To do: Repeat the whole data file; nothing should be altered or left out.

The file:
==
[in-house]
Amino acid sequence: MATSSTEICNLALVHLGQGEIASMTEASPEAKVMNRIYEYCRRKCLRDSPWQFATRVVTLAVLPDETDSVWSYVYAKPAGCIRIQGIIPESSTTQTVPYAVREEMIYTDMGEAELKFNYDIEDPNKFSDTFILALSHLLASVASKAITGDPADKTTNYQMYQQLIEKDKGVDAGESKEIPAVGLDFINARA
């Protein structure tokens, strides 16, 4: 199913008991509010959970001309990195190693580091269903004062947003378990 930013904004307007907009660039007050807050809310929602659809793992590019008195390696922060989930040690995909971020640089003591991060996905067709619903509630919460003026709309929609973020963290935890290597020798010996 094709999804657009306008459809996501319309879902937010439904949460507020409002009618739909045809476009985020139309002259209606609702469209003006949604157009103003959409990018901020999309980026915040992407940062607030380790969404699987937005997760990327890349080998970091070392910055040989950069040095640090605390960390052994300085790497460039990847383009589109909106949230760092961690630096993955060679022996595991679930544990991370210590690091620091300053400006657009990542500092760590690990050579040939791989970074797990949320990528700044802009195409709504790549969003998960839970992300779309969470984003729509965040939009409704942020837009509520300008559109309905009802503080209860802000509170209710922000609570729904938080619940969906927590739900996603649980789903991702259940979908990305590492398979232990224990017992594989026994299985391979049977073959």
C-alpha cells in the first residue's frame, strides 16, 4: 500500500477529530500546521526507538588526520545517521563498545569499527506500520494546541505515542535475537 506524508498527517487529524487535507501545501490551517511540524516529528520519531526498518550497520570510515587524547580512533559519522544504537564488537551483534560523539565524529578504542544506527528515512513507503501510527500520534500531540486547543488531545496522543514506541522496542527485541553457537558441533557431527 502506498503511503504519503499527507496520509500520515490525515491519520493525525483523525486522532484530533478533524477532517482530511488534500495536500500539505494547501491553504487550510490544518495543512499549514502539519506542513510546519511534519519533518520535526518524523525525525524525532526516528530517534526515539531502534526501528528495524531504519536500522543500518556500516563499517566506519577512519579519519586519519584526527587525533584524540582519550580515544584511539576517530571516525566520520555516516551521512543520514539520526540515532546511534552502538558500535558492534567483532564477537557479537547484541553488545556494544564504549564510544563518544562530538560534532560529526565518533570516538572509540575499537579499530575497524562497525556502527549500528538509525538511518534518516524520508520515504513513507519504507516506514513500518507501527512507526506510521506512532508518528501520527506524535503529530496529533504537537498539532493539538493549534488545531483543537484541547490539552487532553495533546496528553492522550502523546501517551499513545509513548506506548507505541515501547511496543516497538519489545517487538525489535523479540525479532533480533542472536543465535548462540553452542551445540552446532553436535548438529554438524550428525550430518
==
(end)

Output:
[in-house]
Amino acid sequence: MATSSTEICNLALVHLGQGEIASMTEASPEAKVMNRIYEYCRRKCLRDSPWQFATRVVTLAVLPDETDSVWSYVYAKPAGCIRIQGIIPESSTTQTVPYAVREEMIYTDMGEAELKFNYDIEDPNKFSDTFILALSHLLASVASKAITGDPADKTTNYQMYQQLIEKDKGVDAGESKEIPAVGLDFINARA
């Protein structure tokens, strides 16, 4: 199913008991509010959970001309990195190693580091269903004062947003378990 930013904004307007907009660039007050807050809310929602659809793992590019008195390696922060989930040690995909971020640089003591991060996905067709619903509630919460003026709309929609973020963290935890290597020798010996 094709999804657009306008459809996501319309879902937010439904949460507020409002009618739909045809476009985020139309002259209606609702469209003006949604157009103003959409990018901020999309980026915040992407940062607030380790969404699987937005997760990327890349080998970091070392910055040989950069040095640090605390960390052994300085790497460039990847383009589109909106949230760092961690630096993955060679022996595991679930544990991370210590690091620091300053400006657009990542500092760590690990050579040939791989970074797990949320990528700044802009195409709504790549969003998960839970992300779309969470984003729509965040939009409704942020837009509520300008559109309905009802503080209860802000509170209710922000609570729904938080619940969906927590739900996603649980789903991702259940979908990305590492398979232990224990017992594989026994299985391979049977073959």
C-alpha cells in the first residue's frame, strides 16, 4: 500500500477529530500546521526507538588526520545517521563498545569499527506500520494546541505515542535475537 506524508498527517487529524487535507501545501490551517511540524516529528520519531526498518550497520570510515587524547580512533559519522544504537564488537551483534560523539565524529578504542544506527528515512513507503501510527500520534500531540486547543488531545496522543514506541522496542527485541553457537558441533557431527 502506498503511503504519503499527507496520509500520515490525515491519520493525525483523525486522532484530533478533524477532517482530511488534500495536500500539505494547501491553504487550510490544518495543512499549514502539519506542513510546519511534519519533518520535526518524523525525525524525532526516528530517534526515539531502534526501528528495524531504519536500522543500518556500516563499517566506519577512519579519519586519519584526527587525533584524540582519550580515544584511539576517530571516525566520520555516516551521512543520514539520526540515532546511534552502538558500535558492534567483532564477537557479537547484541553488545556494544564504549564510544563518544562530538560534532560529526565518533570516538572509540575499537579499530575497524562497525556502527549500528538509525538511518534518516524520508520515504513513507519504507516506514513500518507501527512507526506510521506512532508518528501520527506524535503529530496529533504537537498539532493539538493549534488545531483543537484541547490539552487532553495533546496528553492522550502523546501517551499513545509513548506506548507505541515501547511496543516497538519489545517487538525489535523479540525479532533480533542472536543465535548462540553452542551445540552446532553436535548438529554438524550428525550430518